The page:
Teen Eating Disorders May Impact Weight Later
Jim LiebeltJim is Senior Writer, Editor and Researcher for the HomeWord Center for Youth and Family at Azusa Pacific University. Jim has over 25 years of experience as a youth and family ministry specialist, and has been on the HomeWord staff since 1998. He has served over the years as a pastor, author, youth ministry trainer, adjunct college instructor and speaker. Jim’s culture blog and parenting articles appear on HomeWord.com. Jim is a contributing author of culture and parenting articles to Crosswalk.com. Jim and his wife Jenny live in Olympia, WA.
- 2014 Jan 02
Young teens who binge eat and those who are fearful of weight gain may be more likely to become overweight later in adolescence, according to a new study from the United Kingdom.
Researchers looked for early symptoms of eating disorders among more than 7,000 13-year-olds and found certain symptoms predicted which children would have weight problems at age 15.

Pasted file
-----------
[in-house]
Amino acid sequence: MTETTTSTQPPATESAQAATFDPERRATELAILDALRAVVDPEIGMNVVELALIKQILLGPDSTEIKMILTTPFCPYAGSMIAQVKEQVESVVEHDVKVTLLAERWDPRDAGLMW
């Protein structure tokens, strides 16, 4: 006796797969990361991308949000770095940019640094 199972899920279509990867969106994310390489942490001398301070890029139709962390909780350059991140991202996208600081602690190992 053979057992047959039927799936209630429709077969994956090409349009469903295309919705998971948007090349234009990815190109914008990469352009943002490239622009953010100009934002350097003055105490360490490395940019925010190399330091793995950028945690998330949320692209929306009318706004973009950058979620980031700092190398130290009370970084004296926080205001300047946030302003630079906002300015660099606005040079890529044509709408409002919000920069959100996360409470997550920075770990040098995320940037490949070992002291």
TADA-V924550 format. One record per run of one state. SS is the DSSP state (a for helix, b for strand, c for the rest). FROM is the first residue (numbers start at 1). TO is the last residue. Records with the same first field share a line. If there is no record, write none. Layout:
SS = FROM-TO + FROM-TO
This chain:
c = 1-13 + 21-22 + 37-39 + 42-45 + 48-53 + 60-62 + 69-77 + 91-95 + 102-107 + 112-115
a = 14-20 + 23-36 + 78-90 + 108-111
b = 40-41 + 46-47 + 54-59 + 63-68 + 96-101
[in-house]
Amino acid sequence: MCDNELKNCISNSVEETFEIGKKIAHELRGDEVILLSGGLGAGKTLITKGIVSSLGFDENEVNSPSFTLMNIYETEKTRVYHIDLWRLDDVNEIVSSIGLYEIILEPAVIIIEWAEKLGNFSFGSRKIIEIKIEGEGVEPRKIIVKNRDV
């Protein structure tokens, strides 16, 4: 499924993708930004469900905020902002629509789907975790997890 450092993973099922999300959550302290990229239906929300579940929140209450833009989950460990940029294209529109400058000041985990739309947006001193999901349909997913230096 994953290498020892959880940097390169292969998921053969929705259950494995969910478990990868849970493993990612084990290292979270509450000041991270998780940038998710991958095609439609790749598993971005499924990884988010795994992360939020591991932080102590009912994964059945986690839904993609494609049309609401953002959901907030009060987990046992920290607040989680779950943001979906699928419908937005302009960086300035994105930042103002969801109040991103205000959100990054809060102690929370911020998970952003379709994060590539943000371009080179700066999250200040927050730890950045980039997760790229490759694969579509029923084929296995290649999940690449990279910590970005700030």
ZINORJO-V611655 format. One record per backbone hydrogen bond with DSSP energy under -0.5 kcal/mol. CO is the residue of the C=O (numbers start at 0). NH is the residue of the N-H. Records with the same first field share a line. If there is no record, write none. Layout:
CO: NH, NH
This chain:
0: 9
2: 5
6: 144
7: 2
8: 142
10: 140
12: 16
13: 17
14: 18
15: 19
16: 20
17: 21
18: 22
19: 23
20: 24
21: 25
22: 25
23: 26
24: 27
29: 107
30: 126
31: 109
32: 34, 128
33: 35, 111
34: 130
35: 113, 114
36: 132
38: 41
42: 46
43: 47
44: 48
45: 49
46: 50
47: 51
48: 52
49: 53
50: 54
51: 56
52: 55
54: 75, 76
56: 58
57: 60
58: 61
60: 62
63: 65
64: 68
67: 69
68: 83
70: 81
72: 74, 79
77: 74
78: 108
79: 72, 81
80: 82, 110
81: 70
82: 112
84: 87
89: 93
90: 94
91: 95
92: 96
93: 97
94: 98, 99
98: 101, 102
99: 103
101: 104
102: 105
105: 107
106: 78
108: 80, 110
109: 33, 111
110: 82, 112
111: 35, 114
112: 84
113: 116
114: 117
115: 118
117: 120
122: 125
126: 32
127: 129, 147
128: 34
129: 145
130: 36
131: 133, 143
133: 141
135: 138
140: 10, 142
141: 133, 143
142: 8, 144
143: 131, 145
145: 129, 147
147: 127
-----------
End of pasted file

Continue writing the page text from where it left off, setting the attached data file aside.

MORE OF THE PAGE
Girls who engaged in binge eating at 13 had an average increase in body mass index (BMI), a measure of weight relative to height, of 24 percent two years later.
Both boys and girls who severely restricted their eating at 13 had lower BMIs when they were two years older.
Of the participants in the study, 63 percent of girls and 39 percent of boys were afraid of gaining weight or getting fat. Extreme levels of fear of weight gain or concerns about body shape or weight were seen among 11 percent of girls.
Girls avoided fatty foods more often than boys, while boys were more likely to do intense exercise for weight loss.
Even at age 13, overeating and binging was strongly linked to negative impacts on the child's life and burden to family among both boys and girls, the researchers report in the Journal of Adolescent Health.